Coral reefs are the most diverse, productive marine communities on earth and create the biggest, most spectacular structures made by living organisms. They provide food and other essential ecosystem services to millions of people around the world but are facing a number of threats, on both local and global scales. In response to this, a whole host of global organisations working towards the conservation of these unique and important habitats.

 

Download our information sheets to learn more about coral reefs and their conservation
Marine Conservation.pdf
Adobe Acrobat document [2.5 MB]

Coral Cay Conservation's Work

 

Coral Cay Conservation’s work involves building local people’s capacity to manage their own natural resource. By working with local, national and international NGO's and governments using the 'bottom-up' approach we can provide ecological data and designate marine protected areas to help preserve these fragile ecosystems, while aiding and empowering local communities in the surrounding areas.

 

Coral Cay Conservation’s marine conservation projects consider each of these factors:

 

Local: engaging stakeholders through alternative livelihood provision and capacity building e.g. skills training, environmental awareness schemes, award and scholarship scheme and much more.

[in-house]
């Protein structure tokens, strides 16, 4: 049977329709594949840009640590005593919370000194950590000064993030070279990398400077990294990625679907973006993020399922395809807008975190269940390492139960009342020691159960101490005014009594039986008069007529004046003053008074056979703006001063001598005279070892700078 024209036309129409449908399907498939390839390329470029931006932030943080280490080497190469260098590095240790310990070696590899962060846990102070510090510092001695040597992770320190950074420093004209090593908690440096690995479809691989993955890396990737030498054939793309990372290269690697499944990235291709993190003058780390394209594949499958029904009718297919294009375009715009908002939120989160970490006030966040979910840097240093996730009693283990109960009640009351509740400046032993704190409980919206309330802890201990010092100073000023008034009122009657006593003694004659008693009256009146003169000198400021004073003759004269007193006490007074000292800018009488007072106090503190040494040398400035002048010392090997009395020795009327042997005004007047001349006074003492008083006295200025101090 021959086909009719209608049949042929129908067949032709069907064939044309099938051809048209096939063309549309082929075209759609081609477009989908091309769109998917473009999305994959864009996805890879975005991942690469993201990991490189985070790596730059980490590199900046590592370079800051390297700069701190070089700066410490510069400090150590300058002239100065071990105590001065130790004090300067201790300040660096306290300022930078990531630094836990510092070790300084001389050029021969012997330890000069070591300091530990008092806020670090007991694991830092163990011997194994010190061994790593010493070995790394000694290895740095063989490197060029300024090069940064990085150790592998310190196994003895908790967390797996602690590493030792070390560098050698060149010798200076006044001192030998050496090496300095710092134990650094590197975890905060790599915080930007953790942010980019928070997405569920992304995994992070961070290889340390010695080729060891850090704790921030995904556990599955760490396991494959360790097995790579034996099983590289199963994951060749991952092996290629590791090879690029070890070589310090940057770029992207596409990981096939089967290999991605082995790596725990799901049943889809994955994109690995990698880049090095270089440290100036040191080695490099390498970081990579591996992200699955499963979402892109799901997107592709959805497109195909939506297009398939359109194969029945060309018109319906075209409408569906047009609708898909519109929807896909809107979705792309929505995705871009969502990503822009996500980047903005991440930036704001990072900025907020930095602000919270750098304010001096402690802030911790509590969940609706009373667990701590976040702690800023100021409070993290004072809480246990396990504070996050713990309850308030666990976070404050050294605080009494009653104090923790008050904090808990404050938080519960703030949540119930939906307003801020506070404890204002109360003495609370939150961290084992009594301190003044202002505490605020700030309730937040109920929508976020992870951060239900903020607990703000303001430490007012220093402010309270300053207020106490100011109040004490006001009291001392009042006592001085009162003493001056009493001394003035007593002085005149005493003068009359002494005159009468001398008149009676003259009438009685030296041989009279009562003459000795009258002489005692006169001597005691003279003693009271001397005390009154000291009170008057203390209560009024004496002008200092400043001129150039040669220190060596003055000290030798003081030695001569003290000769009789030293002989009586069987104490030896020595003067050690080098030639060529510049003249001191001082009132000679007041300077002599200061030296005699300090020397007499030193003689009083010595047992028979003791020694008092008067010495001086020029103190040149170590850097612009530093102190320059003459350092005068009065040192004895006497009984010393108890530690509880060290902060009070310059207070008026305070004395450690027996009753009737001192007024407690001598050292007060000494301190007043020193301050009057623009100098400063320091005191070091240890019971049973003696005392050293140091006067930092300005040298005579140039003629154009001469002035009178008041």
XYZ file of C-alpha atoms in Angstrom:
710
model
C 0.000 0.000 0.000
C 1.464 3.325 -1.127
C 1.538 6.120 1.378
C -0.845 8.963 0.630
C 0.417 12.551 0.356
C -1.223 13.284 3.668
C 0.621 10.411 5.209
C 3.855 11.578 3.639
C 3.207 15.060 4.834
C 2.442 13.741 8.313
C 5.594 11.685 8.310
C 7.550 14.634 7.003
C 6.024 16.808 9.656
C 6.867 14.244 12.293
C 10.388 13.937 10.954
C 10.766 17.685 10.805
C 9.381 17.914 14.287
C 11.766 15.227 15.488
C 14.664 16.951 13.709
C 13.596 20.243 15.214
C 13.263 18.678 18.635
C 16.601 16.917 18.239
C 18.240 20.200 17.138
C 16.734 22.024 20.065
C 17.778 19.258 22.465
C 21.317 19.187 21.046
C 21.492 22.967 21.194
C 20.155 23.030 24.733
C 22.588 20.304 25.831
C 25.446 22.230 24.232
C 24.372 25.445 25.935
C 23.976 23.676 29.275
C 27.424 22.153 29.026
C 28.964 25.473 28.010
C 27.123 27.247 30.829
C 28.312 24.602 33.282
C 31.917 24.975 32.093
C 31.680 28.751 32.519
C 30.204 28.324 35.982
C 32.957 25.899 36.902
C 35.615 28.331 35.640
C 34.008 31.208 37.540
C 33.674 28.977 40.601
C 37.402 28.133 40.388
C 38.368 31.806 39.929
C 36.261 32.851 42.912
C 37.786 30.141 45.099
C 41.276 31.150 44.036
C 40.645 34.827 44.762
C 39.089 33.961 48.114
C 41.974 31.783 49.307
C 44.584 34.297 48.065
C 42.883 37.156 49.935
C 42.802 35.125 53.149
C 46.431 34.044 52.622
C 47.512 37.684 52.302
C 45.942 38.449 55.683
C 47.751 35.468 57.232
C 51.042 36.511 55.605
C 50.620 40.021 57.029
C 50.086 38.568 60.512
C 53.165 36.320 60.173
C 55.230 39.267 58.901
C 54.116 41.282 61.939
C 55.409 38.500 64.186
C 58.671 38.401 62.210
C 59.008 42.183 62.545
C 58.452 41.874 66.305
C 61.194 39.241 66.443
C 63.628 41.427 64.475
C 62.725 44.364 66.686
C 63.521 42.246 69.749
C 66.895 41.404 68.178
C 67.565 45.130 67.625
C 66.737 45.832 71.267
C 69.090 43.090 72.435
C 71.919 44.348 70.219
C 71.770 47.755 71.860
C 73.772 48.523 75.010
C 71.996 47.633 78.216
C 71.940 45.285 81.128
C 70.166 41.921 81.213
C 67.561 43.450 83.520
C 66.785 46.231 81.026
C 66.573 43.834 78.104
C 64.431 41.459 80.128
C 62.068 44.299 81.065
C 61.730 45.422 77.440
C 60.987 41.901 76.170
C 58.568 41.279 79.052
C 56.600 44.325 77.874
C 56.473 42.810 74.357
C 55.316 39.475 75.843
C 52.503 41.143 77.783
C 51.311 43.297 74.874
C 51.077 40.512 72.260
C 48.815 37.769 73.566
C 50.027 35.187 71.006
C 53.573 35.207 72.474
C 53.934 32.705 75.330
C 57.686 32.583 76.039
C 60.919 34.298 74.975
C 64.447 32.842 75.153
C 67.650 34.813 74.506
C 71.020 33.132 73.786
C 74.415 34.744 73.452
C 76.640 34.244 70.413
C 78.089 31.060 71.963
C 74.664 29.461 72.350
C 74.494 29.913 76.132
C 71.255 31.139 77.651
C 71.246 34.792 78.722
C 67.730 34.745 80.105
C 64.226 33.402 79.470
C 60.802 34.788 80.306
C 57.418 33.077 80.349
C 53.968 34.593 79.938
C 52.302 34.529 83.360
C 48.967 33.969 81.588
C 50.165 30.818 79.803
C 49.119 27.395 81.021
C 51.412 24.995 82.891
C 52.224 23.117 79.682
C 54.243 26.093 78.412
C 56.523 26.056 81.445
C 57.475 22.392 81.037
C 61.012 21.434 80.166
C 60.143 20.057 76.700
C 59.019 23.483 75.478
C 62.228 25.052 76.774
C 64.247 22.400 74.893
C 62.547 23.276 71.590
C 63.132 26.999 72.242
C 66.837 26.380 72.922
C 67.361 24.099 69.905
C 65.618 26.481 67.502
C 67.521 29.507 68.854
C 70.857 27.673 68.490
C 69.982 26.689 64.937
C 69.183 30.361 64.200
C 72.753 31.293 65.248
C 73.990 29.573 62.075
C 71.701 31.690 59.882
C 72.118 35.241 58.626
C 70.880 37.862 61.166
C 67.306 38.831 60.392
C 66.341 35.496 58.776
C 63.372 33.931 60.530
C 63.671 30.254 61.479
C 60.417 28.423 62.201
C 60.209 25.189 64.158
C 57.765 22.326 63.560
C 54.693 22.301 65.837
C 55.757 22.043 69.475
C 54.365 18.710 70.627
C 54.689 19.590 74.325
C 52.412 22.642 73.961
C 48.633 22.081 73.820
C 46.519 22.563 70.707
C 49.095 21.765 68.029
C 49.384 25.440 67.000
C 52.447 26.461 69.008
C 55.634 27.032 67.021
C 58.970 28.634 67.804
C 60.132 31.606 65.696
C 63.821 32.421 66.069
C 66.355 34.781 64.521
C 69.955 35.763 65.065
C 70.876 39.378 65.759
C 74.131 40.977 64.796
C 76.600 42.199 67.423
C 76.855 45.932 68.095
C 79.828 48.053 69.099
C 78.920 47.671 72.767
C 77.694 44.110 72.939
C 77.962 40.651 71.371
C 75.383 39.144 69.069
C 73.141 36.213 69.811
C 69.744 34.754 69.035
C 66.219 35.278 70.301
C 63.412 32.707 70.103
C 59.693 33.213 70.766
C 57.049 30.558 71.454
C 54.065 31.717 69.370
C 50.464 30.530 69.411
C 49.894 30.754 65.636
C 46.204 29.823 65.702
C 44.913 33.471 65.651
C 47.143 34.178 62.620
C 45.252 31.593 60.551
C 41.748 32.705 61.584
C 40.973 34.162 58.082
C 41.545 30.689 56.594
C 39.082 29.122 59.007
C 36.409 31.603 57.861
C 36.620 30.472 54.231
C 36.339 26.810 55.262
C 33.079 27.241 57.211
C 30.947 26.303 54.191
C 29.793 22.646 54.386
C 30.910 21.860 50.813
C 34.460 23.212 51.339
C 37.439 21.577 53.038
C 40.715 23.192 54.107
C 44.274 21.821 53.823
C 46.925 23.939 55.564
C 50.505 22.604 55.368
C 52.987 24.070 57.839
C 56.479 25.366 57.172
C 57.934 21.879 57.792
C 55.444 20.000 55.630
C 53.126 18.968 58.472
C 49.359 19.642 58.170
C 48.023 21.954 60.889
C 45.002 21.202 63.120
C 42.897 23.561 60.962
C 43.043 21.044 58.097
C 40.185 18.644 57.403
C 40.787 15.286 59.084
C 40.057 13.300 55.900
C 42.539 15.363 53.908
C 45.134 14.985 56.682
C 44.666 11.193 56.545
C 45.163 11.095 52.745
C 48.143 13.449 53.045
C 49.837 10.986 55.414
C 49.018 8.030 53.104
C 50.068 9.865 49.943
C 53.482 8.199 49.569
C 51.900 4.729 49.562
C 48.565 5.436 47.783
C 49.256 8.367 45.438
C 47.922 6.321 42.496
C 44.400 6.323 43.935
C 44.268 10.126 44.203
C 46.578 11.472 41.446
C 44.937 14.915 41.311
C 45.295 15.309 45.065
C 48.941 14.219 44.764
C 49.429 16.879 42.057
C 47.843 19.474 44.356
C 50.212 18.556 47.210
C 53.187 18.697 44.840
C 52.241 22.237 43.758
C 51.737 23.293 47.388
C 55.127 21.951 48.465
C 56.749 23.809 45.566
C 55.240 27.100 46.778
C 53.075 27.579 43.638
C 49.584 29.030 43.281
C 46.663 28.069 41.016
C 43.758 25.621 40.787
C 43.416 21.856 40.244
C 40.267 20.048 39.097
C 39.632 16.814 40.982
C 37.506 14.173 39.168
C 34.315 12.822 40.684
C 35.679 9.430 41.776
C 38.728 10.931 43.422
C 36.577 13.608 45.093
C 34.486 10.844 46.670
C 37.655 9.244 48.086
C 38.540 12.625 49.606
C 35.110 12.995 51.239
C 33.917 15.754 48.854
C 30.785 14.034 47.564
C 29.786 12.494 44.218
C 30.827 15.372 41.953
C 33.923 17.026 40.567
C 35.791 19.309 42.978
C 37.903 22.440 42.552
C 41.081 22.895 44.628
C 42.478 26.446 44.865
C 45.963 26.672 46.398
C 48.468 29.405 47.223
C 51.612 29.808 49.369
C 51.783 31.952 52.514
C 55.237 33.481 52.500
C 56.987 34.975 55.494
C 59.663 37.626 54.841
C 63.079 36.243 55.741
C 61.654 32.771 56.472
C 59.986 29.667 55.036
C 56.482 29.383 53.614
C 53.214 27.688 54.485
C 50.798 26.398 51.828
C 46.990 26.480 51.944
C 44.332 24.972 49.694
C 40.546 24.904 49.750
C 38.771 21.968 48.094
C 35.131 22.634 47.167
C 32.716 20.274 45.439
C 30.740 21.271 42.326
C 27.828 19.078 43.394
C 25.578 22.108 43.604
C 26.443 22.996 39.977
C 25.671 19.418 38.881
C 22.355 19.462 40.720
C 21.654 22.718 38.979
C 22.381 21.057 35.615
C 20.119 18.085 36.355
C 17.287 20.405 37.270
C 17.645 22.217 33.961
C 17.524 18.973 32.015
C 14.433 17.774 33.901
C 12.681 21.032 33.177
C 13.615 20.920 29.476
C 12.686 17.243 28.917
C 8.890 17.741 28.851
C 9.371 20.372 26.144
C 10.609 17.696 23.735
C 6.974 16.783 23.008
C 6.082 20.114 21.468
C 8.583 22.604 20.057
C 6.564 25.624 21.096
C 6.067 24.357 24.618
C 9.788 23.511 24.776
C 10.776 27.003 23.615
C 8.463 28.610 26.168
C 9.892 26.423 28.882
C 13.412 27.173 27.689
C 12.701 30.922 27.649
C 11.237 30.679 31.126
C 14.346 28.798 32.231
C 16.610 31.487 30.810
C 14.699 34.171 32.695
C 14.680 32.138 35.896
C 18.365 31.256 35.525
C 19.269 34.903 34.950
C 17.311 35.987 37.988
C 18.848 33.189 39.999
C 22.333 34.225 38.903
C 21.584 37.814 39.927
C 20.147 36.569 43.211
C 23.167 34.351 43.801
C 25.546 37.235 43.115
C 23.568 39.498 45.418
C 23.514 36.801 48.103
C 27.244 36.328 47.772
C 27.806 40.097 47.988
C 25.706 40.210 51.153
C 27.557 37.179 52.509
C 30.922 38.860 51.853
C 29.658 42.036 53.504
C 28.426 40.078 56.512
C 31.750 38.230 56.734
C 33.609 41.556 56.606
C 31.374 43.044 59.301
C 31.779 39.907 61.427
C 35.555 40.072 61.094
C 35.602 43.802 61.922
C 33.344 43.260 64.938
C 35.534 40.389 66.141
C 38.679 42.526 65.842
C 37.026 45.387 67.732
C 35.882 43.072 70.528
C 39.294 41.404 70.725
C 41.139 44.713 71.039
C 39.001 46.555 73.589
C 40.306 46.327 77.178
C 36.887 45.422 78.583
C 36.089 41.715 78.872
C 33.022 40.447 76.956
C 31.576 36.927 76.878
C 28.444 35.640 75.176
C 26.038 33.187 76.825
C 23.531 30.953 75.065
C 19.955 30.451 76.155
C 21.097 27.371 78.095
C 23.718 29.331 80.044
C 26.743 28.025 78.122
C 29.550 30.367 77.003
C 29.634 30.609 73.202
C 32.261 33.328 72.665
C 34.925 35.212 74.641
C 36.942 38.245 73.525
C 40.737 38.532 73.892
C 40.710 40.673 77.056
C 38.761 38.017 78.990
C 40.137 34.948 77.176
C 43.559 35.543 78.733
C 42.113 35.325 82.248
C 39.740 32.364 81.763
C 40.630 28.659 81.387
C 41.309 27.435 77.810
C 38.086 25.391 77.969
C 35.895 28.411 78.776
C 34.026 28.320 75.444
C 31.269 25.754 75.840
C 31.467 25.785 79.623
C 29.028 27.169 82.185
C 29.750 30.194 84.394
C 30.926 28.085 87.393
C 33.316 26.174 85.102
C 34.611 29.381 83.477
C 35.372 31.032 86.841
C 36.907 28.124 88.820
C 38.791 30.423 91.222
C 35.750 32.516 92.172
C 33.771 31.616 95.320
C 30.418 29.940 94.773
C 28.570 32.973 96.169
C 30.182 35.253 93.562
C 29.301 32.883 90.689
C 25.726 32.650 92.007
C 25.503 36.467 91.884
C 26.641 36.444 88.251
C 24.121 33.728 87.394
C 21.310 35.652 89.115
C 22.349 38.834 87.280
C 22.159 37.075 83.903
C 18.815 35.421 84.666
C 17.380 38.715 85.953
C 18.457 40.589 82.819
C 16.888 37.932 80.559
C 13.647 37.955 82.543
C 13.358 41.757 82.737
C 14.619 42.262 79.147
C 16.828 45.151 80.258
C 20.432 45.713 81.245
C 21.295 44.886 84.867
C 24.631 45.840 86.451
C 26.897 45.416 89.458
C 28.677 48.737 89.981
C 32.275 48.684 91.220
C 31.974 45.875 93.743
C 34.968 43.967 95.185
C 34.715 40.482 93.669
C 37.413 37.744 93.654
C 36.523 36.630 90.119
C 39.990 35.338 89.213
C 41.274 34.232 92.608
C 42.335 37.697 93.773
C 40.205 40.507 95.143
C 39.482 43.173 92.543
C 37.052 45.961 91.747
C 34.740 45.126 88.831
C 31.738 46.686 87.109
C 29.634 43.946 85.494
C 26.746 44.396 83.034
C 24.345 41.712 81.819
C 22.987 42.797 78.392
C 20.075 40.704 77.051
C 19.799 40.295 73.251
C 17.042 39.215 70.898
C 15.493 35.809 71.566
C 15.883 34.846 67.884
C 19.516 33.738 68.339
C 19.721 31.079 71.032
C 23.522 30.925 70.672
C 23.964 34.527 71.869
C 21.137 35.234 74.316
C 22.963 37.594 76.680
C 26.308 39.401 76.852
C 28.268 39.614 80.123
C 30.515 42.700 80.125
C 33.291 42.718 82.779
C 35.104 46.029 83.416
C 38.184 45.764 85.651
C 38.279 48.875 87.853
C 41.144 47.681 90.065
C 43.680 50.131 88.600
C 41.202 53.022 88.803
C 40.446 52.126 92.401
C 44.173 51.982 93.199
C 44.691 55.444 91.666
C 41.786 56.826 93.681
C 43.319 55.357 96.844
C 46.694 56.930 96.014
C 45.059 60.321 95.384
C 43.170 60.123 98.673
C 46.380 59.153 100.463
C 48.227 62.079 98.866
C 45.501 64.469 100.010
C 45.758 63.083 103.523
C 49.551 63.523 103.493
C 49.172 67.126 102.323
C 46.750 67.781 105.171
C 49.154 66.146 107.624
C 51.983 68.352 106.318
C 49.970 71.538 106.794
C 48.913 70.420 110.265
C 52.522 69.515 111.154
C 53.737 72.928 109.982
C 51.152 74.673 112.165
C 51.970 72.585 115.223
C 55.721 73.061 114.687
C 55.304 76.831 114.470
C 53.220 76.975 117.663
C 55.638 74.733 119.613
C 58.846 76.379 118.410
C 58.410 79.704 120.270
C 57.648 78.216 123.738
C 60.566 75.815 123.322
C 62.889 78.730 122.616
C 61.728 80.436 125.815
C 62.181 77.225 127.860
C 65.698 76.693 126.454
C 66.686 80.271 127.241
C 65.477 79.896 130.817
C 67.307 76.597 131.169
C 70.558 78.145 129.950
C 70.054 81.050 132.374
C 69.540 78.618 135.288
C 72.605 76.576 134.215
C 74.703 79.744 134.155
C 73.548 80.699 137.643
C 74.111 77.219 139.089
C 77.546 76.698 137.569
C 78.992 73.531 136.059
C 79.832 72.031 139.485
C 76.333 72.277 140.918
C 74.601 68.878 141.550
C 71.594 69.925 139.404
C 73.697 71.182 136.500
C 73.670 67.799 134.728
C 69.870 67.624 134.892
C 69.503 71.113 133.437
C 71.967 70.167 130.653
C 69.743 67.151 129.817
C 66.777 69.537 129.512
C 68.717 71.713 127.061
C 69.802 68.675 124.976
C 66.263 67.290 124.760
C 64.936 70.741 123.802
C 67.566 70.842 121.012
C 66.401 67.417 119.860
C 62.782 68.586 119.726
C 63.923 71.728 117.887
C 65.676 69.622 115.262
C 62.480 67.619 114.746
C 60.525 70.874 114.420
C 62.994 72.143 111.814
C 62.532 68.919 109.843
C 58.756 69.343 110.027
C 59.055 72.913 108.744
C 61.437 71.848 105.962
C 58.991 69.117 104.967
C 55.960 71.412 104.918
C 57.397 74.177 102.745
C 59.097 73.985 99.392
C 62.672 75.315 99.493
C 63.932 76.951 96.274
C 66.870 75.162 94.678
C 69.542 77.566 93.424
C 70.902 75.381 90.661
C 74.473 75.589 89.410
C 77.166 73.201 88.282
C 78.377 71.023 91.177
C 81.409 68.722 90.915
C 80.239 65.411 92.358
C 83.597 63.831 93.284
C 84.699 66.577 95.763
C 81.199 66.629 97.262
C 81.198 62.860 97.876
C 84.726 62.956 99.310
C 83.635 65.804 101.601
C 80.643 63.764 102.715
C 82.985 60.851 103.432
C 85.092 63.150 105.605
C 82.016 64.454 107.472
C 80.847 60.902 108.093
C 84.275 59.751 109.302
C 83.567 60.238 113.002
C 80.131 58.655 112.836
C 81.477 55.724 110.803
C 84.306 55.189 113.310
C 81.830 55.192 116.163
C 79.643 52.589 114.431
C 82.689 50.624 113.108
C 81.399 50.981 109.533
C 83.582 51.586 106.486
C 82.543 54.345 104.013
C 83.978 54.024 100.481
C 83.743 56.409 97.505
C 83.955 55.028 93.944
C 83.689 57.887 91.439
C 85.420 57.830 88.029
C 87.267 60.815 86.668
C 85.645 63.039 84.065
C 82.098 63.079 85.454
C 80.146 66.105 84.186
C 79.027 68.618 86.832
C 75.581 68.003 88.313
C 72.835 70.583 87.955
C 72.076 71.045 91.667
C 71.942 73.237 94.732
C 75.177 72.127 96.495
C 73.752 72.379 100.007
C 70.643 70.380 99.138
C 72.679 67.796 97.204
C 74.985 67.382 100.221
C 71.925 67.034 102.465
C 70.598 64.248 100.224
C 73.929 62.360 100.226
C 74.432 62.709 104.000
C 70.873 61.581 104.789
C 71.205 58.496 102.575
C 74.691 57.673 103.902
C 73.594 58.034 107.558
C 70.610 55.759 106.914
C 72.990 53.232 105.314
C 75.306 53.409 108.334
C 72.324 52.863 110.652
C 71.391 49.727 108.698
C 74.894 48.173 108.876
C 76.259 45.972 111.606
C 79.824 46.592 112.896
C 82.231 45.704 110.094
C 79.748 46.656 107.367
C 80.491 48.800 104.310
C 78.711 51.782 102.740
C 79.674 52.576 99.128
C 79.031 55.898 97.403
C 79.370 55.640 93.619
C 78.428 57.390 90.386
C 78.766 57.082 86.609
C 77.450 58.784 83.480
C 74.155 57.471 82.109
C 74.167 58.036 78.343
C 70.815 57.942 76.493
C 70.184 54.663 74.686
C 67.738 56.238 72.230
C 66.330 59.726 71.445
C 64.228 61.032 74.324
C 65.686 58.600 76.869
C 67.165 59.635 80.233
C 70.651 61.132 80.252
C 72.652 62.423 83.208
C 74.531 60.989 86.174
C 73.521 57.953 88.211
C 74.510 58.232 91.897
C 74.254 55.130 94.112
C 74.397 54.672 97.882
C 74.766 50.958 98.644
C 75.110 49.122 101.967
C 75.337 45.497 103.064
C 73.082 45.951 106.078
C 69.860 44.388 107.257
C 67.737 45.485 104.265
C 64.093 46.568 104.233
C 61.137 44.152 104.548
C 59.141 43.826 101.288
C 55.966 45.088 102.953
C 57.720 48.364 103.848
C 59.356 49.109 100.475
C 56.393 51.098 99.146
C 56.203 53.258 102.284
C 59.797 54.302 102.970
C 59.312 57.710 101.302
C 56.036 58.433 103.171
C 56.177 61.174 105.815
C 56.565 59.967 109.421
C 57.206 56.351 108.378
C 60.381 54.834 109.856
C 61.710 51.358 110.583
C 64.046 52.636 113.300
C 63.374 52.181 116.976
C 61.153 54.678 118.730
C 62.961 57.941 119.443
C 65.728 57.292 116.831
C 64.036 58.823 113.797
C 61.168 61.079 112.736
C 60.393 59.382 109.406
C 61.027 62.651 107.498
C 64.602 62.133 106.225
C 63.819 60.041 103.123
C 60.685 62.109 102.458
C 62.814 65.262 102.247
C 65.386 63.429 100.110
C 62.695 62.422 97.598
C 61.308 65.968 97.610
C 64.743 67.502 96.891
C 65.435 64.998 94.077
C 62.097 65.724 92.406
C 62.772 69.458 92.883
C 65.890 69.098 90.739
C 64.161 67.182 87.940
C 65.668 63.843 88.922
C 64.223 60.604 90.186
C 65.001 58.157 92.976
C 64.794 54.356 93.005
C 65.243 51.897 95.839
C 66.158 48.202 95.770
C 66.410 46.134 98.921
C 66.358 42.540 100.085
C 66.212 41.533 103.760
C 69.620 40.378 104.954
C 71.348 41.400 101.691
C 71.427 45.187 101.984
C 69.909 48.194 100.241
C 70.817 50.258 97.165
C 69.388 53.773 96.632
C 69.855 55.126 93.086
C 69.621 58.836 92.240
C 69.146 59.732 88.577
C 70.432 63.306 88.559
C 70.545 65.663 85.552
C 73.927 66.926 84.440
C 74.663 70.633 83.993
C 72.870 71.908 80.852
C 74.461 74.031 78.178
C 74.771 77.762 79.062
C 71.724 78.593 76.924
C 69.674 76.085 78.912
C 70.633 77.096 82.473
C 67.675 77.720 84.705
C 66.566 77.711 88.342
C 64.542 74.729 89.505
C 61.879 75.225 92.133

National: collaborating with NGOs and government departments to ensure more effective conservation outputs.
 
International:
promoting the project work and outputs at international forums and through relevant media to encourage greater support for work 'on the ground'.



 

CCC assists coral reef conservation by conducting surveys of these natural resources in countries with limited financial and technical resources to do the job themselves. This information can then be compiled and analysed in order to formulate recommendations for sustainable management and conservation. Sustainable management plans can only be developed by local stakeholders through well-informed decisions requiring a basic knowledge of the existing resources within the area.

 

Collected information is compiled into user-friendly reports that allow resource users and managers, such as fisherfolk and local government officers, to make decisions regarding resource use. Reports are made available to institutions wishing to incorporate the information in their own research.


You can contribute to CCC's on-going scientific work by becoming a Volunteer.  Every volunteer contributes valuable data to a wider conservation effort. Your surveys contribute to the development of environmental databases, resource maps and other outputs. Unfortunately it is not possible to compile reports regarding the data collected by individuals but all data is summarised in regular reports.



 

All of CCC’s reports that are currently available for download can be found at:

http://www.coralcay.org/science-research/scientific-reports/



The website is regularly updated and changed. As such it may not feature all outputs produced at a particular expedition location. However, CCC’s head office holds an extensive library of past reports, outputs, and other literature relating to the work of CCC, that we welcome you to consult.

 

For further information please contact CCC's science department: science@coralcay.org